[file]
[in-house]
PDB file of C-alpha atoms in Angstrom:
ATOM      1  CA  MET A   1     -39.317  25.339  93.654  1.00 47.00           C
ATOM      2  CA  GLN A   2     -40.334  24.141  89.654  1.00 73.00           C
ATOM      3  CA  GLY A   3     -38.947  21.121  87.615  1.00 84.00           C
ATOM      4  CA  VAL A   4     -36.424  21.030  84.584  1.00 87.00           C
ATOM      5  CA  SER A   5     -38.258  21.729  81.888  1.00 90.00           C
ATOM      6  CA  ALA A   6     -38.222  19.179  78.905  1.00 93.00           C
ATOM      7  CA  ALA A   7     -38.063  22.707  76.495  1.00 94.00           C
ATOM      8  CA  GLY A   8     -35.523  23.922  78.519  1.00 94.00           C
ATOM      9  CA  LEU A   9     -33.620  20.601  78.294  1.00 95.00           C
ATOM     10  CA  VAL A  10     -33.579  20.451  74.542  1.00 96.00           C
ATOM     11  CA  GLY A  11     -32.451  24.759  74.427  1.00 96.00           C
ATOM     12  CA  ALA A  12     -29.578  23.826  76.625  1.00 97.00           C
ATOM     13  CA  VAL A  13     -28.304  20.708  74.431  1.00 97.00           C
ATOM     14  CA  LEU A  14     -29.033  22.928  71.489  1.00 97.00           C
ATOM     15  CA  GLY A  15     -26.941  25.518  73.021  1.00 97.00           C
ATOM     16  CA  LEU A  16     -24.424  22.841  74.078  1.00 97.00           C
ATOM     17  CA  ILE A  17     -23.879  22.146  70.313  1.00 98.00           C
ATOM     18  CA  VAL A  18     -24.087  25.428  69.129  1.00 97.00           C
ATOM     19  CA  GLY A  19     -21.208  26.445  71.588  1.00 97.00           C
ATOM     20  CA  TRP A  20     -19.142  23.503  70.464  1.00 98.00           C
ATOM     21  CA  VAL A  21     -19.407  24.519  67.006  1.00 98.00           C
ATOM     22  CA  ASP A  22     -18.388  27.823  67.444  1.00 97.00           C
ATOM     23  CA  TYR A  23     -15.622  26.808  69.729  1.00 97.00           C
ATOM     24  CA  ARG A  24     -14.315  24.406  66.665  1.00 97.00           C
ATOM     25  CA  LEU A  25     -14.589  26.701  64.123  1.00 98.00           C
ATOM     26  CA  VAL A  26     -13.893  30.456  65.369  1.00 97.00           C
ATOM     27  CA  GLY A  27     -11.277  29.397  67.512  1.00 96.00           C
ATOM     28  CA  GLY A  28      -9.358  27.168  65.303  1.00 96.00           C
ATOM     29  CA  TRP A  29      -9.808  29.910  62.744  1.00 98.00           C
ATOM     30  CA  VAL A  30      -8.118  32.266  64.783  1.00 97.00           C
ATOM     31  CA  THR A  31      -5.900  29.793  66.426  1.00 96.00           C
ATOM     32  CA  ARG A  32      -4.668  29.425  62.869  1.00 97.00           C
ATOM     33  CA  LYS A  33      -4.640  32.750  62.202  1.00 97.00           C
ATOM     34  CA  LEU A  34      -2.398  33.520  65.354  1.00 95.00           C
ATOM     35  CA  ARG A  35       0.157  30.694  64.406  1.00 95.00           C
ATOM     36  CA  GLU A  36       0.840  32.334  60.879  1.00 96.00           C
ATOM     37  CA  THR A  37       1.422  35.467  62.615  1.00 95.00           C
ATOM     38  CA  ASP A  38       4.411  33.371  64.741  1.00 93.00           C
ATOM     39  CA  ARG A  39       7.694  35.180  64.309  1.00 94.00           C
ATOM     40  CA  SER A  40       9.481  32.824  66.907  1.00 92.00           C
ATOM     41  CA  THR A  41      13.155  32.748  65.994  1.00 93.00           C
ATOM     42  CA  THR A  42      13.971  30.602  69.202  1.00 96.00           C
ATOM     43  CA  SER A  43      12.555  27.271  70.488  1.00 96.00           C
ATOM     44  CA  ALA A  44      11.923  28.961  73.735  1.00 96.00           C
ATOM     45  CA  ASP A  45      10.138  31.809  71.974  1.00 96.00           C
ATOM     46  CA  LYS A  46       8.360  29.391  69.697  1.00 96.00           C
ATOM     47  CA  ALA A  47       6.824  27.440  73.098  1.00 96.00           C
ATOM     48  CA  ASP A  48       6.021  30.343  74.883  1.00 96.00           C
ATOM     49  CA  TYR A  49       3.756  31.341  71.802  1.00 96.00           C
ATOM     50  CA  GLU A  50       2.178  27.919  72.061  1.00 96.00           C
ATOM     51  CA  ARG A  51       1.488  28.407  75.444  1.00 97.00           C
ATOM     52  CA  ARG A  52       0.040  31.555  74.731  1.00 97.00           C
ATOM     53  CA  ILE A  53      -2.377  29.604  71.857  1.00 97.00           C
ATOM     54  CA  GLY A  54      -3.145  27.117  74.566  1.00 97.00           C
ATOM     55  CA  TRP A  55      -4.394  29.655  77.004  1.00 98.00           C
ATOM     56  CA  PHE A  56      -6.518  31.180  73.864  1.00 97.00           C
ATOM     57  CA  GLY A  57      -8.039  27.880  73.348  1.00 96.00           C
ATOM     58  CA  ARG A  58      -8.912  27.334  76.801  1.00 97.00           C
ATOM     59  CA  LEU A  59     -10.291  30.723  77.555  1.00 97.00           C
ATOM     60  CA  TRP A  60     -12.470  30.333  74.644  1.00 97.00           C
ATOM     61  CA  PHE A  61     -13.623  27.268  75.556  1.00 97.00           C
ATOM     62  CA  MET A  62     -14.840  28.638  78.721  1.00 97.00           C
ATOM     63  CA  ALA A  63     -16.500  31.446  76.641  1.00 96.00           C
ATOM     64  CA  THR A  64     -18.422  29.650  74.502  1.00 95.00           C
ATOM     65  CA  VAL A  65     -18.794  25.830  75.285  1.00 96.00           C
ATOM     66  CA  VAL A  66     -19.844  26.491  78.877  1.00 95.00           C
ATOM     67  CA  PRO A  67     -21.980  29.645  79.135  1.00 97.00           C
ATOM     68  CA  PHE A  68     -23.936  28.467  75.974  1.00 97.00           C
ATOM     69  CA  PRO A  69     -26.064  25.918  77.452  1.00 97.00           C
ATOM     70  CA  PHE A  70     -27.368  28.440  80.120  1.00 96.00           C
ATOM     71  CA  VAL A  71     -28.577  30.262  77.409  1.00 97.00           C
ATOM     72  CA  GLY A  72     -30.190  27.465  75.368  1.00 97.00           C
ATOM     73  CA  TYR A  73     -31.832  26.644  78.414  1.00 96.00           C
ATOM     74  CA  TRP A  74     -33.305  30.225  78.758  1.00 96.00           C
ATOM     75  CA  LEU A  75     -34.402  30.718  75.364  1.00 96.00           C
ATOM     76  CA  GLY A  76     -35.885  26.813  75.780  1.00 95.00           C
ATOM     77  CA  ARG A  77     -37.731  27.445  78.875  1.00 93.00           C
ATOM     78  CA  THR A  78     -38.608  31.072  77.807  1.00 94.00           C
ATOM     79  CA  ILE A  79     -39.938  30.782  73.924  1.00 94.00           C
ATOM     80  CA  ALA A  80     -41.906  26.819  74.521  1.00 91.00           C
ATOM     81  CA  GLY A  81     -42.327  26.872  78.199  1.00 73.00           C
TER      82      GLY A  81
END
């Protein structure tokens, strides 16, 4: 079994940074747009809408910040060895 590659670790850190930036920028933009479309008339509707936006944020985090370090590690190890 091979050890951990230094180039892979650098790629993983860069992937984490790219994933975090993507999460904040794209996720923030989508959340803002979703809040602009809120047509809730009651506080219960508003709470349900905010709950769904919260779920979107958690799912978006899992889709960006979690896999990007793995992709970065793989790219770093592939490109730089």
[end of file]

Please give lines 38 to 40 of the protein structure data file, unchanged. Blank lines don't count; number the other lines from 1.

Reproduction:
ATOM     36  CA  GLU A  36       0.840  32.334  60.879  1.00 96.00           C
ATOM     37  CA  THR A  37       1.422  35.467  62.615  1.00 95.00           C
ATOM     38  CA  ASP A  38       4.411  33.371  64.741  1.00 93.00           C